Where do you draw your inspirations from?
The inspiration to create always comes from life. My philosophy is simple – art is a personal expression of careful observation of the subject and the artist’s visceral and emotional response to what he sees and experiences. For example, when we observe the subject live, we see the air and light around them and in the landscape, creating the feeling of being there. Painting my relation ship to nature and sharing that with the community and the world is what makes me an artist.
What is the key element in creating a good piece of art?
As a sculptor, I believe it is balance, emphasis, movement, proportion, rhythm, unity and variety. If it’s a commission work for outdoors, the environment plays a big role. To create a good piece of art, especially a sculpture, you must know your material. My studio has be- come a laboratory. I love experimenting with new mediums. Today I work in metal, stone, terracotta, glass, fiberglass and wood, among others.
What is the best piece of creative advice you ever received?
Well, it’s not creative advice, but my father said, ‘Always be original, and be yourself.’ Never get too comfortable in your comfort zone, because all the action happens outside of it. I never like to repeat, and try to keep it fresh always.
Your charity the Rouble Nagi Art Foundation has worked with NGOs to give back to society and promote equality. Your foundation also helps new talent. Tell us about that?
I am totally for innovativeness and creativity. Young artists find it very difficult to cope with financial pressure. My NGO helps young artists to exhibit their works in galleries across India and the UAE. We must never forget that the masters were amateurs once. I have always sup- ported new talent and some are among emerging artists in India today. I admire and respect the persistence, enthusiasm and drive the young artists have to succeed.
What advice would you give aspiring artists?
Being an artist, you really have to define the thin line between inspiration and imitation. The problem with so many young artists is they have developed this idea that being a good imitator of a well-known artist defines them as a good artist. Art is the ability to create something that some- one else has not created already. I’m not implying that re-creating something with new perceptions is not art, but it’s also not 100 per cent original. Be original and have conviction. Art is not about being famous or rich; there are other ways of doing that. Patience, time and effort is most important.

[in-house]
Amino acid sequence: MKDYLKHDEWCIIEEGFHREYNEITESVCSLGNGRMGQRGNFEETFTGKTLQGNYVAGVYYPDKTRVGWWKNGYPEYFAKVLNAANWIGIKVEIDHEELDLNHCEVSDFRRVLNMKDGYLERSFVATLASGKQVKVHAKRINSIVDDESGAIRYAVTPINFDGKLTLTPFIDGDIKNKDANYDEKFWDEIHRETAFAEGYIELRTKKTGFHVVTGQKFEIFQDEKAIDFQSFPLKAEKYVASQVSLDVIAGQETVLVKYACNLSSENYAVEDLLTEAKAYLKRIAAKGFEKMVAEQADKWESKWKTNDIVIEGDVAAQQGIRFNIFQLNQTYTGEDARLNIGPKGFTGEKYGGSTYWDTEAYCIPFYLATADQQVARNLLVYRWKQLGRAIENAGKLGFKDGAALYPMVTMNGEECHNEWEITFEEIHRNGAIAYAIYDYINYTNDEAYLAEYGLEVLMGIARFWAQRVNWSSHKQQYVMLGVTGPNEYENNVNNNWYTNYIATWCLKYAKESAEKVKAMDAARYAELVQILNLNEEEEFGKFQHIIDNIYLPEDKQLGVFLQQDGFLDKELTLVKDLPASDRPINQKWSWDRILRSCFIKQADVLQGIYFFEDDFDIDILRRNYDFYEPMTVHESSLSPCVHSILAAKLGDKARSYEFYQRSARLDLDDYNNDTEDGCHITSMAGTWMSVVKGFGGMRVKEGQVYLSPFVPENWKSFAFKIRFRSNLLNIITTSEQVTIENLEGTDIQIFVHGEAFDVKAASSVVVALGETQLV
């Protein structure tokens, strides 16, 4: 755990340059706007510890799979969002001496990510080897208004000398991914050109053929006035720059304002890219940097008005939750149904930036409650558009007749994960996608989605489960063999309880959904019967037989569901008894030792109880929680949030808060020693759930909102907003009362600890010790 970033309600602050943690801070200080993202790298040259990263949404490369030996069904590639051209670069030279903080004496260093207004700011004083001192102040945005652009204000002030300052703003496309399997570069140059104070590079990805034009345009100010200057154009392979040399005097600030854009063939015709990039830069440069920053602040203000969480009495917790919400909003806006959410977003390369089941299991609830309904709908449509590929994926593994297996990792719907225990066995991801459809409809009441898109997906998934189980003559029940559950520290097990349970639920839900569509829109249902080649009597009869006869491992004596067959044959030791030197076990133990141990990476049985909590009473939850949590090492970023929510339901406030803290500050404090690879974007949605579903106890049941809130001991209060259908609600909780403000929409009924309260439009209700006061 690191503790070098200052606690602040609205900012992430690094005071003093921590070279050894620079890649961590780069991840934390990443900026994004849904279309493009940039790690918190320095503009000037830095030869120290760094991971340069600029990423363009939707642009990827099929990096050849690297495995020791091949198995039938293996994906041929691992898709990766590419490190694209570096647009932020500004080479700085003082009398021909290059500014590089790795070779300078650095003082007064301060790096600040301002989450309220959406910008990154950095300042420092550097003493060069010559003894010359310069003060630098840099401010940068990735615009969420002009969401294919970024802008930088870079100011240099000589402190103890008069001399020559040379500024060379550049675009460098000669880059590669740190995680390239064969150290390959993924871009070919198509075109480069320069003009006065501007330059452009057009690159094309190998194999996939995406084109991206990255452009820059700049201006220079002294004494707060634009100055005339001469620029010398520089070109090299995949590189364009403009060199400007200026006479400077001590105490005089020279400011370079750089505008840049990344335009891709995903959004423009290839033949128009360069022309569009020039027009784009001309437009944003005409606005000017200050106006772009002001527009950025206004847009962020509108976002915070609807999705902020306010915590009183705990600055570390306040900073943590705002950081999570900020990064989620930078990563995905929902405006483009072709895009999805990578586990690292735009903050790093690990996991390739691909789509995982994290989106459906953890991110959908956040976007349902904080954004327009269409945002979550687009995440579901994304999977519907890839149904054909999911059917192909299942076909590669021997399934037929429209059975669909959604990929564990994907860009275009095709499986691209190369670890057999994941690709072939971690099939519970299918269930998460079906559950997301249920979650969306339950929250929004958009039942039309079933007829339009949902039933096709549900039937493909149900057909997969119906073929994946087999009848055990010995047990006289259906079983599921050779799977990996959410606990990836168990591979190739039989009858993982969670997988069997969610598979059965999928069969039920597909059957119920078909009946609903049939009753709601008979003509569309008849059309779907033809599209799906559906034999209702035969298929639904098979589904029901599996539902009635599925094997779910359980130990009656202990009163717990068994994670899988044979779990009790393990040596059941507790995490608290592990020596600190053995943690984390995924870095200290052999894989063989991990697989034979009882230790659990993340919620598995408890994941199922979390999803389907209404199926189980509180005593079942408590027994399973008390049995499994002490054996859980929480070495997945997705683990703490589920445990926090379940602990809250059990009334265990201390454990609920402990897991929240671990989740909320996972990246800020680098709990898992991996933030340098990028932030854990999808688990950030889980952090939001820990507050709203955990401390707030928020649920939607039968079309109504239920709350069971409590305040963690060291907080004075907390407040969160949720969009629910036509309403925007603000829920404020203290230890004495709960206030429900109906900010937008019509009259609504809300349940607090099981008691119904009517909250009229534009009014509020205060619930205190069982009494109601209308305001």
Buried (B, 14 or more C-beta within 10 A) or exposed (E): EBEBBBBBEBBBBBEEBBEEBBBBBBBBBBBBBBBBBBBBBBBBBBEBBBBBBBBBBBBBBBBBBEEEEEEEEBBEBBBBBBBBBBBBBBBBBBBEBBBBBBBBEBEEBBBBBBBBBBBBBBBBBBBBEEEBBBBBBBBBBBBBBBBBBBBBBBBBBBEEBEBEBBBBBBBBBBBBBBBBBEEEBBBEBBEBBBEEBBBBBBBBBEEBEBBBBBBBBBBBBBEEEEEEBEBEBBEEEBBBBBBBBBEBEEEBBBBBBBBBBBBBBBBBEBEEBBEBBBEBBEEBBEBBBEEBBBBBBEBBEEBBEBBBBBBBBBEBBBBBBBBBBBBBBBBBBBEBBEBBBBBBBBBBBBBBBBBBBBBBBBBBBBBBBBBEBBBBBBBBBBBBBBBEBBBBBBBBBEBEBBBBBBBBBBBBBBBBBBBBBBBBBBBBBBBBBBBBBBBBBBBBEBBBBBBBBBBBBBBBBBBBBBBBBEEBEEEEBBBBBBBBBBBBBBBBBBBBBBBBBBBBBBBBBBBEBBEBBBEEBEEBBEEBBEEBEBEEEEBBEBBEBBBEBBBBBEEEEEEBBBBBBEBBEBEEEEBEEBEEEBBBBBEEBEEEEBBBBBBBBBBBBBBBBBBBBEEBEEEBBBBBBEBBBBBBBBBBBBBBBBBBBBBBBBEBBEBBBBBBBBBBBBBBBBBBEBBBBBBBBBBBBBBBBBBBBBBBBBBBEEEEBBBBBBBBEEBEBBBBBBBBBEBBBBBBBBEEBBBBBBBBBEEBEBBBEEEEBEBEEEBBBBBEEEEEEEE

Tell us something that not many people know about you?
Apart from being an artist and social worker, I am a full-time mum; my son Vivaan is four years old. During my pregnancy I spent six months in London painting my collection, Strokes Of Strength. I love spending time with children as they teach us more than we teach them. As Picasso said, ‘Every child is an artist. The problem is how to remain an artist once he grows up.’
The child is the first artist. Out of the material around him he creates a world of his own. The prototypes of the forms, which he devises, exist in life, but it is the thing which he himself makes that interests him, not its original in nature. His play is his expression.
Finally, why do you love art?
I think art is a celebration of human achievements – a proclamation that we managed to go beyond fulfilling just our basic primal needs. It is a luxury that is a reward for the many strides that humanity has made.
Art has given me my identity. Every human being interprets art in his own way, adding his own unique flavour to his interpretation. There are no contenders to art when it comes to its ability to make us realise our uniqueness while still retaining our identity with a universal whole. Art is what makes this world what it is. Art is the reason for colour, life and happiness.
Log onto http://www.roublenagi.com for more.